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That original recipe went on to become one of my most popular recipes on this site and for a moment I questioned myself if I should have been a baking blogger instead 🙂
You may call me obsessed, but I am willing to spend hours to make this bread because:
The light and pillowy texture is nothing you can find in regular white bread
The rich milk flavor in this bread makes me keep on eating
I can’t find any bread quite like this anywhere near me
Anyway, since the original milk bread was posted, I have received a lot of kind comments as well as requests from readers from all over the world. One of the requests being for me to share a hand knead version of this milk bread.
So without further ado, let me share this very detailed recipe on how to make this super soft and fluffy Asian milk bread from start to finish without a stand mixer or bread machine.
If you’ve already made my original Asian milk bread, you know this bread is not for the faint-hearted.
In order to achieve that ultimate pillowy texture, I use a pretty aggressive but effective kneading technique to build as much gluten as I can. If you have a better kneading trick, please do share in the comment below.
It takes about 30 minutes from combing all the ingredients to finishing kneading the dough so it’s important to be mentally and physically ready for the heavy lifting.
New YouTube Video
To make this milk bread recipe as detailed and easy-to-follow as possible, I have created a YouTube video which you can follow the entire process from start to finish. The video is on the longer side (a little over 9 minutes) but I just couldn’t shorten it any further without losing critical details.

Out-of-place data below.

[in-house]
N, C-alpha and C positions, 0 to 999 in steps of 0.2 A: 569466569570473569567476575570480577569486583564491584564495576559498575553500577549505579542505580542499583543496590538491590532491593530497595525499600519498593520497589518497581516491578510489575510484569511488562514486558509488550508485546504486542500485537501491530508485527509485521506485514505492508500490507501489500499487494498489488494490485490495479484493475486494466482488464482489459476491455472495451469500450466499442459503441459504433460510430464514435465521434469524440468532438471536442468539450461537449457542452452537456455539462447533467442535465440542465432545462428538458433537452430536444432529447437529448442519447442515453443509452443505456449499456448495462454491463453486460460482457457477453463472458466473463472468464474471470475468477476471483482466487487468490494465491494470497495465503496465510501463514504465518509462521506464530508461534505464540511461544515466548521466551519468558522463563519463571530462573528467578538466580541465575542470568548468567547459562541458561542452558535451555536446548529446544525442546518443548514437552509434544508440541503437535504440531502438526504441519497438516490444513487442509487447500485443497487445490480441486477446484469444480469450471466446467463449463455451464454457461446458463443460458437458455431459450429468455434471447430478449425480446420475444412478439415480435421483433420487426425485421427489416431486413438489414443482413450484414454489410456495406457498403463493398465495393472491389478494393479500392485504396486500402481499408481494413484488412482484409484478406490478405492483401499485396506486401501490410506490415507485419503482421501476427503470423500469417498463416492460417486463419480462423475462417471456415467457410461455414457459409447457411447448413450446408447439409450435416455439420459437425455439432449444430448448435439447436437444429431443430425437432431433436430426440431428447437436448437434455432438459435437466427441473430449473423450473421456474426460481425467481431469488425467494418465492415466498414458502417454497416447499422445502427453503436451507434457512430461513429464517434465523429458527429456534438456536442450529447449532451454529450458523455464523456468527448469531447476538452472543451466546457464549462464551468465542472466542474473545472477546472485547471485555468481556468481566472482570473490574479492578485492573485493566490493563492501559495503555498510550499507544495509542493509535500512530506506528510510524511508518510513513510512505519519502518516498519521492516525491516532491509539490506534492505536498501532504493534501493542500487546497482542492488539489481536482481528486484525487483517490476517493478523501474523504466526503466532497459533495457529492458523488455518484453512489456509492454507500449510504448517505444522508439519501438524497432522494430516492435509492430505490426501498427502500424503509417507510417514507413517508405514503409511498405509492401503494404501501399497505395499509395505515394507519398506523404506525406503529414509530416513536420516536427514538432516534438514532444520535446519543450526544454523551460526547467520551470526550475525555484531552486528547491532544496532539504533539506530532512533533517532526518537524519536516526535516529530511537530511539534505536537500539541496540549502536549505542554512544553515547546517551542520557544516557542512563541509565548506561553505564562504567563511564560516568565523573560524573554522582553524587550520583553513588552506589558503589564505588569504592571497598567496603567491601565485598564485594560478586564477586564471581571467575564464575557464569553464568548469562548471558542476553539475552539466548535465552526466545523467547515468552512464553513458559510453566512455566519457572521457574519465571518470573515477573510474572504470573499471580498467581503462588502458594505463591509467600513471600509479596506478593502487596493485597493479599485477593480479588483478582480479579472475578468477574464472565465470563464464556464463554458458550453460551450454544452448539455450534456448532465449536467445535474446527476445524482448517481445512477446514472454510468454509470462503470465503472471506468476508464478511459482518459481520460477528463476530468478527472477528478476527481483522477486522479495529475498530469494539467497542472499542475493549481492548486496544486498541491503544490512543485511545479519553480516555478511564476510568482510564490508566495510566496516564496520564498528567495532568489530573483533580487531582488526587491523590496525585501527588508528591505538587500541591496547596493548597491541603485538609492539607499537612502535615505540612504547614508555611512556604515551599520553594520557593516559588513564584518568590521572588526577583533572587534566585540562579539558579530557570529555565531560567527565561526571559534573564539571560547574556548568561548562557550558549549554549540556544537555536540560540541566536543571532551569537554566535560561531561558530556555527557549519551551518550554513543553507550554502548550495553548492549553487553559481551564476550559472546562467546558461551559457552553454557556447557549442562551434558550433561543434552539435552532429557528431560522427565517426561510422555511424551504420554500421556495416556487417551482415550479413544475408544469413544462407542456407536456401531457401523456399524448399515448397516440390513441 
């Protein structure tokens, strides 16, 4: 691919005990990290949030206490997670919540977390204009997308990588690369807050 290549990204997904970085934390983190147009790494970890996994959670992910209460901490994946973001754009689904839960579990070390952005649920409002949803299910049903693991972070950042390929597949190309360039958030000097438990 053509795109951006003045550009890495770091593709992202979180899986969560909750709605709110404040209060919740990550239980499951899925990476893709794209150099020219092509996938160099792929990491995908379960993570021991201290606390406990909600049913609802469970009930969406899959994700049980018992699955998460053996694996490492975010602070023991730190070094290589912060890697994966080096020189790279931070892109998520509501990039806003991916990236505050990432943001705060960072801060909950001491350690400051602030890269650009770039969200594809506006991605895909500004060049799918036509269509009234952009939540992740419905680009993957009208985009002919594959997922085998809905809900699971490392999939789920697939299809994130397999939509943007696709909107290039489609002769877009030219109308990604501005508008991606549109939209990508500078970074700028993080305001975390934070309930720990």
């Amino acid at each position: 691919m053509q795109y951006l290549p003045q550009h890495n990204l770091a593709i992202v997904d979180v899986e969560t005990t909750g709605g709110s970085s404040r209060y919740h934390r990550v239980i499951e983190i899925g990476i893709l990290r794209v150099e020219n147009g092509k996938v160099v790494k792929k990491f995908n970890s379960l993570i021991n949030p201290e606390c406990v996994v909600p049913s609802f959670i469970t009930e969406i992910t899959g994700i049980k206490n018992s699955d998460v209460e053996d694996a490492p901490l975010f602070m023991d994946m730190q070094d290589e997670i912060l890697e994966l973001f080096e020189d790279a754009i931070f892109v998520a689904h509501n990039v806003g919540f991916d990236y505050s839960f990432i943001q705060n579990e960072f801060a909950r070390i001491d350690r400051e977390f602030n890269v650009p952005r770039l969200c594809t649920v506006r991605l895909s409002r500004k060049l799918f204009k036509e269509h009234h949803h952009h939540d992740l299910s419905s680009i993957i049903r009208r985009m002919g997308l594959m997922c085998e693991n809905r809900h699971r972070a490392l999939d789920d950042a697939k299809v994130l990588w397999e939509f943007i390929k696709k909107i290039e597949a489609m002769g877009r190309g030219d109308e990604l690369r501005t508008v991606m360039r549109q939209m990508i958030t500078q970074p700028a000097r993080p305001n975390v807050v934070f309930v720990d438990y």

I’d suggest you use the video in conjunction with the printable recipe below to get the best results.
I have replaced heavy cream with additional butter. Personally I don’t stock up cream in my fridge but I always have enough butter to make a few loaves so it’s easier to eliminate cream all together.
I have been using instant yeast instead of active dry yeast in recent years. The difference between the two is that latter requires proofing (aka dissolving in warm water) while former can be used right away. There is a lot debate on which one is better but I just like the former because it’s more convenient.
Not really a new addition but given the name of this bread, it should be obvious to use good quality whole milk. Skim or reduced milk does not really cut it.
Lastly, in this new recipe I add a small portion of reserved dough from previous bread making to enhance the overall flavor and texture. It works sort of like a starter and I can definitely taste the difference. If you make bread at least twice a month, I suggest you save a golf ball size dough in the fridge each time you make the dough and add to the dough next time.